This groundbreaking case has garnered worldwide attention since its February 13 filing. Most recently, the lawsuit received international attention when reporter Michael Virtanen of the esteemed international news cooperative, The Associated Press, reported on the lawsuit in light of the upcoming case management conference.
The AP article aptly describes the legal claims of both sides:
In court papers, Muslims of America said it was founded around 1985 as a New York religious corporation whose principal place of worship is Hancock, where it bought 60 acres of rural property to provide a safe haven for inner city families….The group said that it has always counseled members and residents to abide by U.S. laws and avoid criminal, immoral and antisocial behavior. The communities include doctors, engineers, nurses, teachers, tradesmen, farmers and business people, with workshops, seminars and interfaith outreach open to the public. It has said the Christian network harassed its communities in Red House, Va., and Commerce, Ga., and that the [aforementioned] book presents false, defamatory and therefore libelous statements as fact, not just opinion.
The Christian group has denied the defamation allegations and asked U.S. District Judge Thomas McAvoy to dismiss the complaint. It hasn't withdrawn the book and continues to promote it on its website. In its court response, the network cited a host of defenses, including that lawsuits aren't allowed for damage to reputation because of expressions of opinion and rhetorical hyperbole, that statements were made "within the sphere of legitimate public interest" and that the published statements weren't made with either malice or reckless disregard of probable falsity.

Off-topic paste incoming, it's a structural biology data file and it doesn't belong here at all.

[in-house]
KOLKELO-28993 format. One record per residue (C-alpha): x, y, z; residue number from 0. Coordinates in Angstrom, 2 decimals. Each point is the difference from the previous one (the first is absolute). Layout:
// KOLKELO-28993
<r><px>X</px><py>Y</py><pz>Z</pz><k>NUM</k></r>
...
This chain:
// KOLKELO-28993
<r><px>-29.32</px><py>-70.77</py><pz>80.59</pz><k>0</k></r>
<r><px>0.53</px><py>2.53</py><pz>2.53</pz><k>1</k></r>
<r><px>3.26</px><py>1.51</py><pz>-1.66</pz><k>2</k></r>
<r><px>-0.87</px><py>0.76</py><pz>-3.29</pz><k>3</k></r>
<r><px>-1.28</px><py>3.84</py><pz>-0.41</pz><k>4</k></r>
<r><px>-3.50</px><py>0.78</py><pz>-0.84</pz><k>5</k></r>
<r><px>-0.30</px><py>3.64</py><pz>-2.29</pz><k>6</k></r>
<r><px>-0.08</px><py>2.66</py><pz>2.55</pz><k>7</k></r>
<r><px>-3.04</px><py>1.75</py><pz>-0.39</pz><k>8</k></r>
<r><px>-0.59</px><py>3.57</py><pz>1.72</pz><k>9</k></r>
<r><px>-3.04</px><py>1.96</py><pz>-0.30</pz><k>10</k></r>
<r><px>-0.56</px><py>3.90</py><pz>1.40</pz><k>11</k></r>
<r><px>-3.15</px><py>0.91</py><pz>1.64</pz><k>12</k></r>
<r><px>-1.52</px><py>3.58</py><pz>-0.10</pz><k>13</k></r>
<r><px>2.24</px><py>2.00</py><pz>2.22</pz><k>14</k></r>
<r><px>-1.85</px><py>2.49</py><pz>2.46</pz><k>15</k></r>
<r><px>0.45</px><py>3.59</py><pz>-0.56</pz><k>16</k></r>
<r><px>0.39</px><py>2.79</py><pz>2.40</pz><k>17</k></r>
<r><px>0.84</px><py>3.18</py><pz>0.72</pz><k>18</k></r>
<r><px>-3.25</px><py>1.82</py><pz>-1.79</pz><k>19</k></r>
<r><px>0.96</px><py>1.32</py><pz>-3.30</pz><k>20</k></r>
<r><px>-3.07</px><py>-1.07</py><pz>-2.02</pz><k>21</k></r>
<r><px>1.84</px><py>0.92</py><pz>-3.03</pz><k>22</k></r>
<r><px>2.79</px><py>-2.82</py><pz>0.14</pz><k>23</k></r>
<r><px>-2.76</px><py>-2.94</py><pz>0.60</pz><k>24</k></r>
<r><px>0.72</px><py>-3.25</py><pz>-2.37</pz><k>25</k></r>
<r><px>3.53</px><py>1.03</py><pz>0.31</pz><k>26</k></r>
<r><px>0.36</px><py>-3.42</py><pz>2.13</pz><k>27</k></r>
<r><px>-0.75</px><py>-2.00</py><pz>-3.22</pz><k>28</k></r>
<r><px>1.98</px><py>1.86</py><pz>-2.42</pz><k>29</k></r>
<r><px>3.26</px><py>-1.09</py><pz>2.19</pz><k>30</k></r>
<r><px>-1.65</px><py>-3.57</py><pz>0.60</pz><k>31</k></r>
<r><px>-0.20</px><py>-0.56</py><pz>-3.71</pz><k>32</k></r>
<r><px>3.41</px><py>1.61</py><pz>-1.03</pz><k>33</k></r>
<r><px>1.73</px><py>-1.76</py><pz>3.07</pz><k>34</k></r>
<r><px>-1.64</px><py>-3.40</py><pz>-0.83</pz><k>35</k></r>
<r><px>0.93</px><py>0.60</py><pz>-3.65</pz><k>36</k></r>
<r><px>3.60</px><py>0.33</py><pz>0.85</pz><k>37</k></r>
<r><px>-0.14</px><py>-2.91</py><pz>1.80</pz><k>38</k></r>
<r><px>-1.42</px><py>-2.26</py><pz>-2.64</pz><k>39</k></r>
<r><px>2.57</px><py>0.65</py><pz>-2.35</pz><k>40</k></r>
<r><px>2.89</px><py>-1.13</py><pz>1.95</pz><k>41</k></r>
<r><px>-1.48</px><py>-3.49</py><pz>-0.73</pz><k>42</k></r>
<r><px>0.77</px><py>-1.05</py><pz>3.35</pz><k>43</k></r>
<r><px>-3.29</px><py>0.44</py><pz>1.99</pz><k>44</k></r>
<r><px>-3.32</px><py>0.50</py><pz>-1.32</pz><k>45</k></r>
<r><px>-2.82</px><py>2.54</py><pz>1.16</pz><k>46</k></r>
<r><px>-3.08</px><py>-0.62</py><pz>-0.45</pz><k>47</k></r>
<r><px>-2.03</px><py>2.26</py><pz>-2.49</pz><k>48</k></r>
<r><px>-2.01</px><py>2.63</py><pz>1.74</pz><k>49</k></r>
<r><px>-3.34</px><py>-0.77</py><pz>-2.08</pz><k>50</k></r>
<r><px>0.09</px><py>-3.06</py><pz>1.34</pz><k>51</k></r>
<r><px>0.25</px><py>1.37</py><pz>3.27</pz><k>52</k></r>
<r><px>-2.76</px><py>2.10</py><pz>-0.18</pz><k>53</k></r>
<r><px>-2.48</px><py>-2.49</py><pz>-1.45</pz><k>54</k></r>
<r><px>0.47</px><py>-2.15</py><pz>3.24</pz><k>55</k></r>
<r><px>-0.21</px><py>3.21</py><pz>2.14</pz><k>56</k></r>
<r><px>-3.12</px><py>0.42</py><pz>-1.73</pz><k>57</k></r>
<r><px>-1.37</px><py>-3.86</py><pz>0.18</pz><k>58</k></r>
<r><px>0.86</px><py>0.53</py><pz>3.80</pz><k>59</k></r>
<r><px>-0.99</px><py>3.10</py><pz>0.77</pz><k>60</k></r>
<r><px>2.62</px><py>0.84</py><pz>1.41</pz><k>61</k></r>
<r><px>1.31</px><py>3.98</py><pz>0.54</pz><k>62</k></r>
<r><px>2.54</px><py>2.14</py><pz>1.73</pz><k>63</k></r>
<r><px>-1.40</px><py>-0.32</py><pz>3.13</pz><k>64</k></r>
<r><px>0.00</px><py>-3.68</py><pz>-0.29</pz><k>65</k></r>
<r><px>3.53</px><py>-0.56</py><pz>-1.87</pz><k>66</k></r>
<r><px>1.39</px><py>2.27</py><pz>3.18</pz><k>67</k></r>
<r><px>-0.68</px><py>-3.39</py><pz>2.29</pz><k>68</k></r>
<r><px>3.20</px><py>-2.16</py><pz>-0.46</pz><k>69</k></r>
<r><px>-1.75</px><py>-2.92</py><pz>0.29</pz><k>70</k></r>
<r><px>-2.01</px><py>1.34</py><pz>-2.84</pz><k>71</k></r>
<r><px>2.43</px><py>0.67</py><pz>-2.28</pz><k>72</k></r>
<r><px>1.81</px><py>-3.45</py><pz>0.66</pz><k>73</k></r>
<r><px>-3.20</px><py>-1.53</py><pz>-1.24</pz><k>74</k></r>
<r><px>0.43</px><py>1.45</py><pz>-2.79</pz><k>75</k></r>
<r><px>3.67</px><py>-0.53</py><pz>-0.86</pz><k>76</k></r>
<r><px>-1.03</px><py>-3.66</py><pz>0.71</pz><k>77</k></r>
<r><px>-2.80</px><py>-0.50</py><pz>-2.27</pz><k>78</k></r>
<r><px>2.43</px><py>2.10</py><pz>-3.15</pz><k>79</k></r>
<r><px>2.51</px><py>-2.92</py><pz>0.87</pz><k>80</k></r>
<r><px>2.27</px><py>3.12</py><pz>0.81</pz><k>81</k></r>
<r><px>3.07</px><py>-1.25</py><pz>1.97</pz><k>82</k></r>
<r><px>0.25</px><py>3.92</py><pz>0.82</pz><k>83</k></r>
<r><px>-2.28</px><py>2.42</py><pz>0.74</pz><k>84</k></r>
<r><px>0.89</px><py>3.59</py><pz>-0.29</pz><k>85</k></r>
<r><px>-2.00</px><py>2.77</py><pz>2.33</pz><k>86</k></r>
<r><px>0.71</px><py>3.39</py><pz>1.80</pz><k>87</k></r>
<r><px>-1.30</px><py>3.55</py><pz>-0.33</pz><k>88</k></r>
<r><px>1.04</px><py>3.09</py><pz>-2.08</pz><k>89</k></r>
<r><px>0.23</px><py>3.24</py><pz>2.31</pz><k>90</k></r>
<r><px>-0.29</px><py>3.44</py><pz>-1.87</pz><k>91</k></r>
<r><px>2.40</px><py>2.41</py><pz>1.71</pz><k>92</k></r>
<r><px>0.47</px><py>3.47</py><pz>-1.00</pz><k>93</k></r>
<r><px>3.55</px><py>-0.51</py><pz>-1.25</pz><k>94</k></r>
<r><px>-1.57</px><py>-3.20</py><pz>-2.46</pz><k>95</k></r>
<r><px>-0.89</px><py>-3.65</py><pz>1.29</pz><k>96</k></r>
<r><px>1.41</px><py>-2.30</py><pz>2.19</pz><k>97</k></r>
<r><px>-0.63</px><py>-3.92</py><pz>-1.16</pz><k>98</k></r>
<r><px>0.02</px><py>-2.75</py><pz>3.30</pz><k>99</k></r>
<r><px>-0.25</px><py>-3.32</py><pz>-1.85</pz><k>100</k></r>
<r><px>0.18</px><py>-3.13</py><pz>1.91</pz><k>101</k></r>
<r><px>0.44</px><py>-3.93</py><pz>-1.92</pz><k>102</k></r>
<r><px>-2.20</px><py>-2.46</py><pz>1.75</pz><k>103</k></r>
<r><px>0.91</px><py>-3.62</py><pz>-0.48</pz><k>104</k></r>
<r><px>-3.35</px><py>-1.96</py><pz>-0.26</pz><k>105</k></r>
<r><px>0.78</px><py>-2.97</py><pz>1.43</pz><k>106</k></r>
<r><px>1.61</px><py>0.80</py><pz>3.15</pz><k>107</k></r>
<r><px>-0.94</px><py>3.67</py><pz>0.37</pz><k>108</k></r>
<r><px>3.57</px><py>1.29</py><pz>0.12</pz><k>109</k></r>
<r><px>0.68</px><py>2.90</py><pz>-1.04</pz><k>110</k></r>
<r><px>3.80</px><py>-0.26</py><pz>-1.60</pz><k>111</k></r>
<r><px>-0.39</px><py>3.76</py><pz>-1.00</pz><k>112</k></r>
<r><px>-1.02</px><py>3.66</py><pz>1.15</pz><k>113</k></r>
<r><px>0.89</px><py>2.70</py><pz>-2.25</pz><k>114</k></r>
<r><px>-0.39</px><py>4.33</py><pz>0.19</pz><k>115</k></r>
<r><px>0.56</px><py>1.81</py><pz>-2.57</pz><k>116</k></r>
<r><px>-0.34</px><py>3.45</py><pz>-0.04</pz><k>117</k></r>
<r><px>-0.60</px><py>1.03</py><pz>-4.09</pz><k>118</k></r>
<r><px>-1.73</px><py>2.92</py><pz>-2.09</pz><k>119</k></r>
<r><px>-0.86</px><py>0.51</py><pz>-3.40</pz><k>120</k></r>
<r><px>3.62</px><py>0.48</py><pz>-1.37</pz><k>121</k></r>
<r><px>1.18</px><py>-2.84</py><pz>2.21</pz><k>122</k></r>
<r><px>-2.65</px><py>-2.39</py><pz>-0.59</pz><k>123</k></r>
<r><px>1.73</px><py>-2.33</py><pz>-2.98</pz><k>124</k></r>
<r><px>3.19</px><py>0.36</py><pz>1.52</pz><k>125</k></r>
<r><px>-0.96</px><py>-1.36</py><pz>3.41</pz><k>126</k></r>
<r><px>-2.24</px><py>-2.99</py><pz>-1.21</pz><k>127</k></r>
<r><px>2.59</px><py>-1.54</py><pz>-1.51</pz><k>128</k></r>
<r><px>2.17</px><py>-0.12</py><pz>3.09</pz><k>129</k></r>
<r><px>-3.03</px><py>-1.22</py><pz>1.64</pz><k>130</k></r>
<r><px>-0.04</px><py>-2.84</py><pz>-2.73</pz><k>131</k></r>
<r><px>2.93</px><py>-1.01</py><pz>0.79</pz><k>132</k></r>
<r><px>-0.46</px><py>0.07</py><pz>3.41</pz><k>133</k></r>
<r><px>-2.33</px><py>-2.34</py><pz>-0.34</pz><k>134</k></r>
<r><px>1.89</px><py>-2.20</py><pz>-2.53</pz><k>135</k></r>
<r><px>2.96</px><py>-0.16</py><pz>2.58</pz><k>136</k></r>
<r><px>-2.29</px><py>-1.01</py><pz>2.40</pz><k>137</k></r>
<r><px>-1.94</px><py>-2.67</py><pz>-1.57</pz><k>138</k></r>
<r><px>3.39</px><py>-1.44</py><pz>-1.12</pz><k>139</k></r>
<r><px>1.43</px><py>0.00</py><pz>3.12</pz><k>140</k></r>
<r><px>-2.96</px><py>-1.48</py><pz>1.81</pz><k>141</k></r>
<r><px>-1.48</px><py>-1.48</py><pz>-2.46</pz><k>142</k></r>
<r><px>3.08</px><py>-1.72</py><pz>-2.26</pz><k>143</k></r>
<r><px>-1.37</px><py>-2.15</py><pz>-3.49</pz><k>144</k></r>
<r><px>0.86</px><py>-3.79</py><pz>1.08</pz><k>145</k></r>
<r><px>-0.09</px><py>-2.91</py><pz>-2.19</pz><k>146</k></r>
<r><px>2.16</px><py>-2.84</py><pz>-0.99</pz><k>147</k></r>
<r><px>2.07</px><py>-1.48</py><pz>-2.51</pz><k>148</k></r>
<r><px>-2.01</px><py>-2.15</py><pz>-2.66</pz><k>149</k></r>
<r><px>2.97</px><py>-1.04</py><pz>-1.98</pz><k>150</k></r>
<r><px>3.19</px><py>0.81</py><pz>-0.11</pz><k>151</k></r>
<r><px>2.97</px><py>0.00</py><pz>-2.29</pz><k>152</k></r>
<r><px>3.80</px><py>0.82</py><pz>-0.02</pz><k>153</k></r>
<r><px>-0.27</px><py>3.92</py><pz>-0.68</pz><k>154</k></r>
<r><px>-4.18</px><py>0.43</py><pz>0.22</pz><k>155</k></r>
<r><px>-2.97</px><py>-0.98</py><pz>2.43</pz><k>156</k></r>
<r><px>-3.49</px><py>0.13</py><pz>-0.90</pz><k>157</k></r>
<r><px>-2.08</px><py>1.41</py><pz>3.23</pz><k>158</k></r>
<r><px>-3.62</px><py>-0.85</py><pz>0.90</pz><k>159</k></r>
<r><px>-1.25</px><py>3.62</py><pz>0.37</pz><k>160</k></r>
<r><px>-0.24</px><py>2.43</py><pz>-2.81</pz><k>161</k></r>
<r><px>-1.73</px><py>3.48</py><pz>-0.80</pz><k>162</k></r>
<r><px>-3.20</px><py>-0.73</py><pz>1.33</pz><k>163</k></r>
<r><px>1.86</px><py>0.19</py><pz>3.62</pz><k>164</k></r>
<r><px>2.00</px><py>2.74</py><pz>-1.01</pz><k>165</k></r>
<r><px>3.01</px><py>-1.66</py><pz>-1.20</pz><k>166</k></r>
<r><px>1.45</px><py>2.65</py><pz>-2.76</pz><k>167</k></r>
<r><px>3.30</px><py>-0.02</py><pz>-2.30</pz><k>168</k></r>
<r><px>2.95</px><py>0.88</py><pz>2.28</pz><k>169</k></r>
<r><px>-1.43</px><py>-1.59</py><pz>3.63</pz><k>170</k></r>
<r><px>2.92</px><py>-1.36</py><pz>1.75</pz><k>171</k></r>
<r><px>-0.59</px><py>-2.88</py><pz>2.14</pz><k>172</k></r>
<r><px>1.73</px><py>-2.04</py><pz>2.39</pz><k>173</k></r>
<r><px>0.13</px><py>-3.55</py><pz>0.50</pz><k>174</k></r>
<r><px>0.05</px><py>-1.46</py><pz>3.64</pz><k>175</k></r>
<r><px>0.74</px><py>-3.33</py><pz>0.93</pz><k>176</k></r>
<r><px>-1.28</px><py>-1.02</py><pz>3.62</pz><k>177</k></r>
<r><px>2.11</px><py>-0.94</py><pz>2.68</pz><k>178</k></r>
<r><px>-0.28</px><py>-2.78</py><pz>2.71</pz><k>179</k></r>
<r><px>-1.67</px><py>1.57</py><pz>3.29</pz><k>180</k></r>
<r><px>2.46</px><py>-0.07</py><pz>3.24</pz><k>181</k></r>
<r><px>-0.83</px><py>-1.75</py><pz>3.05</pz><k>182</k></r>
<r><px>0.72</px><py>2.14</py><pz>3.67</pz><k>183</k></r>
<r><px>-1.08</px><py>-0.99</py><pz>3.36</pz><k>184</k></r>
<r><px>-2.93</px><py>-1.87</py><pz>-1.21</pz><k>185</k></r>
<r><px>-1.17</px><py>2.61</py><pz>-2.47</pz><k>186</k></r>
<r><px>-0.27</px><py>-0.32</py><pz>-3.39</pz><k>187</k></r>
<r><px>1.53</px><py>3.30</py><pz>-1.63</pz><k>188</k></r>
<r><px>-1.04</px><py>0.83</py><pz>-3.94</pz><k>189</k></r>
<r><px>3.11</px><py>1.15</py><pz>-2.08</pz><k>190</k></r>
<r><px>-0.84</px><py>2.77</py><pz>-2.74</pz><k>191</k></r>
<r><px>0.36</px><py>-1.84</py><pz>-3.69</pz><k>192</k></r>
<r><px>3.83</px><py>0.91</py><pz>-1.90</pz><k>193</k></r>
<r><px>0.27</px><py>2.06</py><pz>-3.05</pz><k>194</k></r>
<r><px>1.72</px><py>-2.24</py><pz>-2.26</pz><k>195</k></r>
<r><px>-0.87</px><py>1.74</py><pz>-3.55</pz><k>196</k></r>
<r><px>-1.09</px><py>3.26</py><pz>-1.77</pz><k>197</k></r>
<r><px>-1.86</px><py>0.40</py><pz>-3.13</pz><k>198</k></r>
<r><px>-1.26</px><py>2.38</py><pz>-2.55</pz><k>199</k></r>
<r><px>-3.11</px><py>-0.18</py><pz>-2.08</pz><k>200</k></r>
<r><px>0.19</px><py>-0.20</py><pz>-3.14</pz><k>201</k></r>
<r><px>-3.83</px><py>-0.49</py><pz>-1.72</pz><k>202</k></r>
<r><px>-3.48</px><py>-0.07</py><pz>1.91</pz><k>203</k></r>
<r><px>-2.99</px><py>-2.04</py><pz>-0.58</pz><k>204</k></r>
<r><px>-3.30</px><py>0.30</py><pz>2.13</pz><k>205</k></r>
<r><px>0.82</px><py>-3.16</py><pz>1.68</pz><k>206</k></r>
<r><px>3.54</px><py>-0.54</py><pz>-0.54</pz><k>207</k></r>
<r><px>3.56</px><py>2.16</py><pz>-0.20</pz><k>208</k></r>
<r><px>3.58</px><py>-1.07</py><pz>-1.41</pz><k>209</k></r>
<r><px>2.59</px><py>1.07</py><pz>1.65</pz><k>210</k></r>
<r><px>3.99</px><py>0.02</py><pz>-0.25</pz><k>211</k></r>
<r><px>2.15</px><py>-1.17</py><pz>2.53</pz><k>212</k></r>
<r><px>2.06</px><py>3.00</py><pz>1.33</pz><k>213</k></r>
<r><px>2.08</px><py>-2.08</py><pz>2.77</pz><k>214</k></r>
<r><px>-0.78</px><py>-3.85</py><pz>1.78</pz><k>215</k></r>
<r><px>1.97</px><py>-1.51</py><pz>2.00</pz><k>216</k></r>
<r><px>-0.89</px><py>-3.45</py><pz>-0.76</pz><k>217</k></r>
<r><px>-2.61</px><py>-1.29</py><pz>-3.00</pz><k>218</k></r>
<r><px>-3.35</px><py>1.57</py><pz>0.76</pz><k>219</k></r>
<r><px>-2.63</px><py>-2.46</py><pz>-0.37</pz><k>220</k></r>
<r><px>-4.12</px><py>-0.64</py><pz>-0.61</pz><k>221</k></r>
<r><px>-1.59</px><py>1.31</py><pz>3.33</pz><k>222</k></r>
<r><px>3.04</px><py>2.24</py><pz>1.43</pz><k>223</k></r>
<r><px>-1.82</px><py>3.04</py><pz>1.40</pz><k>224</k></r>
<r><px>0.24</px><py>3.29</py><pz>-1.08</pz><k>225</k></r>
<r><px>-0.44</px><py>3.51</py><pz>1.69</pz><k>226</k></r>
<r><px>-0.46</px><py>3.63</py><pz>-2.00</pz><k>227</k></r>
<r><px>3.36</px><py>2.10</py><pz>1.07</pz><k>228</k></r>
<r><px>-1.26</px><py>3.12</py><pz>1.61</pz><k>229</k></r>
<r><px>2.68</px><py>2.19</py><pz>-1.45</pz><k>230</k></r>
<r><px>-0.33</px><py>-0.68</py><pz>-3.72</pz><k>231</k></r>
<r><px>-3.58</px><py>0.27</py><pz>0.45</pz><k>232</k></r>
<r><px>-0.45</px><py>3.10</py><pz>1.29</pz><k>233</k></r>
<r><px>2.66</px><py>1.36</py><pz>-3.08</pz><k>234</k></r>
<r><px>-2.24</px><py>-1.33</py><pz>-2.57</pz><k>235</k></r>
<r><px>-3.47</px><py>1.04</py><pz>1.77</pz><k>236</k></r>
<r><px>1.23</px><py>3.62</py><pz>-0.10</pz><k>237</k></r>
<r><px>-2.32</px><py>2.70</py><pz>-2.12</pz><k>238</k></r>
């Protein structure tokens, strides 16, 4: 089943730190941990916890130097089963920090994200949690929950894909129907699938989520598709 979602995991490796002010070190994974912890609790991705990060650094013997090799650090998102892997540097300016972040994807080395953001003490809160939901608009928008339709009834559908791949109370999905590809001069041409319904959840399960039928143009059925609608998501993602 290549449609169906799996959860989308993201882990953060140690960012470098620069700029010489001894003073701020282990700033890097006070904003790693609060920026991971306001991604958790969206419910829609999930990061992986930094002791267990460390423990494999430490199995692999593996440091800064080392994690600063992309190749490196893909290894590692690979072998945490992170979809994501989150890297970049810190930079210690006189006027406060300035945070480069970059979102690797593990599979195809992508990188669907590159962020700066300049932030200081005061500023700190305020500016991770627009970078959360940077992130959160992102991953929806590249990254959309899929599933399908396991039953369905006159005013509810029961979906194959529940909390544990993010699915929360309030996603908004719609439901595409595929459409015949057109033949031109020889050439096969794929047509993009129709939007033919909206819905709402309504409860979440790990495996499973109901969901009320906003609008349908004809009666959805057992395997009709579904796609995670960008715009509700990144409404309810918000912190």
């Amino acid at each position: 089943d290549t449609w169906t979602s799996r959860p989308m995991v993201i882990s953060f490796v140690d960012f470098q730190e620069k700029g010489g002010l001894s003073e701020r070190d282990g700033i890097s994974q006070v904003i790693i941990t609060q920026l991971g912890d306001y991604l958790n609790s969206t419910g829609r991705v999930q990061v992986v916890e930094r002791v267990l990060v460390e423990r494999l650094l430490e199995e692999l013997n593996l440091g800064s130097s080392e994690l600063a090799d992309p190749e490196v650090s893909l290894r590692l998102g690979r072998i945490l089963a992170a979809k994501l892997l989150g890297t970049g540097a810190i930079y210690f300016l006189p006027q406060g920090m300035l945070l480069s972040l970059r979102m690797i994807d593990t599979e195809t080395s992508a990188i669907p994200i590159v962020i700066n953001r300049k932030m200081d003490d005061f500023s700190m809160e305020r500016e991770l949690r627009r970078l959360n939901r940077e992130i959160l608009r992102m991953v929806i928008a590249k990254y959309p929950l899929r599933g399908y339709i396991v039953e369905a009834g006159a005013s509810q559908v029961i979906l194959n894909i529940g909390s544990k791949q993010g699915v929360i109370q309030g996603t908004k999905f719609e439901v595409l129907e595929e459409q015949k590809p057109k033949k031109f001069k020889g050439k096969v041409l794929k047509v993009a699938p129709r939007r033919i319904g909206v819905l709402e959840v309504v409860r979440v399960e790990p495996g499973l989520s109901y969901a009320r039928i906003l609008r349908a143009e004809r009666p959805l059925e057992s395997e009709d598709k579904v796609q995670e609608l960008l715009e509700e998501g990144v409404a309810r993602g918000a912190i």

Co-counsel for the Plaintiff, Tahirah Amatul-Wadud, explained to The Islamic Post correspondent that TMOA maintains its properties are peaceful, with a focus on agriculture including “gardens, farms and buildings for work,” she said. “The single foundation that binds all residents is belief in Almighty God and his Noble Holy Last Messenger Muhammad (peace be upon him),”explains Amatul-Wadud.
The TMOA members include families throughout North and South America. The group decided to file suit after the defendants continuously, and they believe, without regard for the truth, published articles, books, and video documentaries accusing the Muslims of being a terrorist group. “The families who have been the target of the defendants’ relentless defamatory attacks deserve justice. The freedom of speech is not absolute and is not a viable defense to the statements of the defendants,” states Tahirah H. Clark, co-counsel for the plaintiff.
The complaint alleges that over the years, the defendants' libel and slander has escalated and as a result, the plaintiff has been the victim of hate crimes from those who sympathize with anti-Muslim beliefs.
Following the case management conference on May 17, lawyers expect a trial to start as early as Jan. 2015.